Two films at TIFF this year – both inspired by true events – seemed preternaturally linked in their representations of race and racism in Europe. The French/German period piece “Angelo” and the lurid British pop-film “Farming” exist on starkly different ends of filmmaking but come together to ask a similar question – what does it mean to be black in a world that sees your skin as a curiosity? The answer to the question might be obvious, but both “Angelo” and “Farming” offer provocative, if overwhelming, depictions of two different Europes linked by their subjugation of the black man.
A Countess in 18th century Vienna observes a row of young black boys. They have been washed and clothed and decked out for her viewing. She clasps her gloved hands nervously, peering through her veil. Her gaze finally settles on one in particular. This one. That’s the beginning of the story. Except, it isn’t really. That boy will soon die, whittled down by the exhausting trip from Africa and so the Countess must return to pick (Buy? Choose? Procure?) another boy. This one will live. This one will become the Angelo of her tale. The story sounds almost bizarre enough to be amusing. This is no farce or burlesque, but director Markus Schleinzer’s adaptation of a true story. The story of Angelo Soliman, a freemason of whom little is known and little remains. And so, from the inception, Schleinzer’s “Angelo” disconcerts us for its oddness. The title of the film is more sardonic confrontation than earnest representation for although everything in the film concerns “Angelo”, this Viennese “court moor”, the film is really a mirror of the ice-cold remoteness of 17th century Vienna.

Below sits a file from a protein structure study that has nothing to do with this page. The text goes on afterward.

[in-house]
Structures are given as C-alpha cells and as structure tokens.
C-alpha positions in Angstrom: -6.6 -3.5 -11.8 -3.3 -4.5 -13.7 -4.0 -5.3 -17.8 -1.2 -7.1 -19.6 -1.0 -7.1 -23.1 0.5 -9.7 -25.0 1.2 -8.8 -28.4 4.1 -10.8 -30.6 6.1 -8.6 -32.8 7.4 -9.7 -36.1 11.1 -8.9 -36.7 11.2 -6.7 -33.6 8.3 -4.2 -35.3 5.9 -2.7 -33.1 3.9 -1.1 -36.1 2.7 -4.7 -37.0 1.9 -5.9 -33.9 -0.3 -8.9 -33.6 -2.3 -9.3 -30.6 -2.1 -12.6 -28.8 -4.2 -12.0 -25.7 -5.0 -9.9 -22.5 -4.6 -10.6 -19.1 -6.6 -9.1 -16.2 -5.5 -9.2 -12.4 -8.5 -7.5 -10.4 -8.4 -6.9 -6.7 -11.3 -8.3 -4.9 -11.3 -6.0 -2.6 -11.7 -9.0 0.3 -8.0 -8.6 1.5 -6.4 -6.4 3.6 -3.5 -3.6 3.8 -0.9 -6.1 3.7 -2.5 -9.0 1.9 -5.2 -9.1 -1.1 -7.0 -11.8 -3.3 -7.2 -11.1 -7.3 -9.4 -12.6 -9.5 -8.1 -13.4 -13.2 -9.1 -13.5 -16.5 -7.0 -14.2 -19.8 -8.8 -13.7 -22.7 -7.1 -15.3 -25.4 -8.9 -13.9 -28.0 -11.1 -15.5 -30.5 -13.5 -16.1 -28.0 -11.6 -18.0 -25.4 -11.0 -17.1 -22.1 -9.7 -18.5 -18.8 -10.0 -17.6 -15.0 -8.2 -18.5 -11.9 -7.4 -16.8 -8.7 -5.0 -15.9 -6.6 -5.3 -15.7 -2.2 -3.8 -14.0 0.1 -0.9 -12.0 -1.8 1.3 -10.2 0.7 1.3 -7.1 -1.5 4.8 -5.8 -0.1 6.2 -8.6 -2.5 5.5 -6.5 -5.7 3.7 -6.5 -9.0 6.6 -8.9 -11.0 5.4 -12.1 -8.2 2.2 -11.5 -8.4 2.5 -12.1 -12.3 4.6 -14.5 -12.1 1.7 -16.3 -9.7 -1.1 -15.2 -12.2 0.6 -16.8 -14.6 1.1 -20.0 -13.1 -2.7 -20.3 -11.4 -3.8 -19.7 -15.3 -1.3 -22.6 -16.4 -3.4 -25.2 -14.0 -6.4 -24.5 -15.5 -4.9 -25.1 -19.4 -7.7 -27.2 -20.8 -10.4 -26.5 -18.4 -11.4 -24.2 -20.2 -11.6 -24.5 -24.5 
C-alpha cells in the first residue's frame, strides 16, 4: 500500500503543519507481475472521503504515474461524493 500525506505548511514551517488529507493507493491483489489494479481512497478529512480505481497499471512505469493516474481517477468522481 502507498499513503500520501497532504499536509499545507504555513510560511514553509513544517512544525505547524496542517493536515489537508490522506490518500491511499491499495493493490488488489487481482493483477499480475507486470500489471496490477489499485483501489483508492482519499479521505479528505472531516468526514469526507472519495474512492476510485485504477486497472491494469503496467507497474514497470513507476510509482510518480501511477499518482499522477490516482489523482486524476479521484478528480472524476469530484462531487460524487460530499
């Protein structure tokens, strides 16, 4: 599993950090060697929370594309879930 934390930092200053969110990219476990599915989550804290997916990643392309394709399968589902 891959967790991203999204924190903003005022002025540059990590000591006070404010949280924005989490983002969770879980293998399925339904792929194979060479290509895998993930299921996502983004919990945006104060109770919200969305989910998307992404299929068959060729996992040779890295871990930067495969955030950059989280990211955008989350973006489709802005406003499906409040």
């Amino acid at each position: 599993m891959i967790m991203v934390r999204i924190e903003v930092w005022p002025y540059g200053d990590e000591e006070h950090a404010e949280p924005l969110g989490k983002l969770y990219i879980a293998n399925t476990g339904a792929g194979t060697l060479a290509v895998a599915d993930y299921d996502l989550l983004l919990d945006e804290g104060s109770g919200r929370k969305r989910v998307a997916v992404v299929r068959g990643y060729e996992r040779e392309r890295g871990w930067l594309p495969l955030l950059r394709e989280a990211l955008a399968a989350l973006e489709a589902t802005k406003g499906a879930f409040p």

Schleinzer’s Angelo is a formalist’s wet-dream, low on emotion and instead high on structures. The production design is overwhelming in its sumptuousness and the swooning camera is disorienting and distancing. Everything on the surface of “Angelo” looks compelling but it’s a structuralist dream that gives way to a nightmare. Things are awry from the inception, with the classic 4:3 aspect ratio teasing something just slightly off in ways that we cannot quite explicate at first. Early on when Angelo is told, “Don’t be afraid. Evil lies behind you. You will set an example,” we know this new world is not one of goodness.
Adewale Akinnuoye-Agbaje’s “Farming” takes place two centuries later in 1960s London. The title refers to the euphemism for the social experiment of the time where African children were farmed out to white working-class families in the UK to grant them citizenship. The time and the country differ, but the misconceived notion of white Europe as a saving grace for African children remains. If “Angelo” is an ornate representation of coldness, “Farming,” is a frenetic, outburst of red-hot anger. Enitan, the protagonist of “Farming” is taken in by white couple with almost a dozen black children. The situation is less impressive than his biological parents seem to think, and things come to a head when he becomes part of a racist skinhead gang, targeting people who look like him.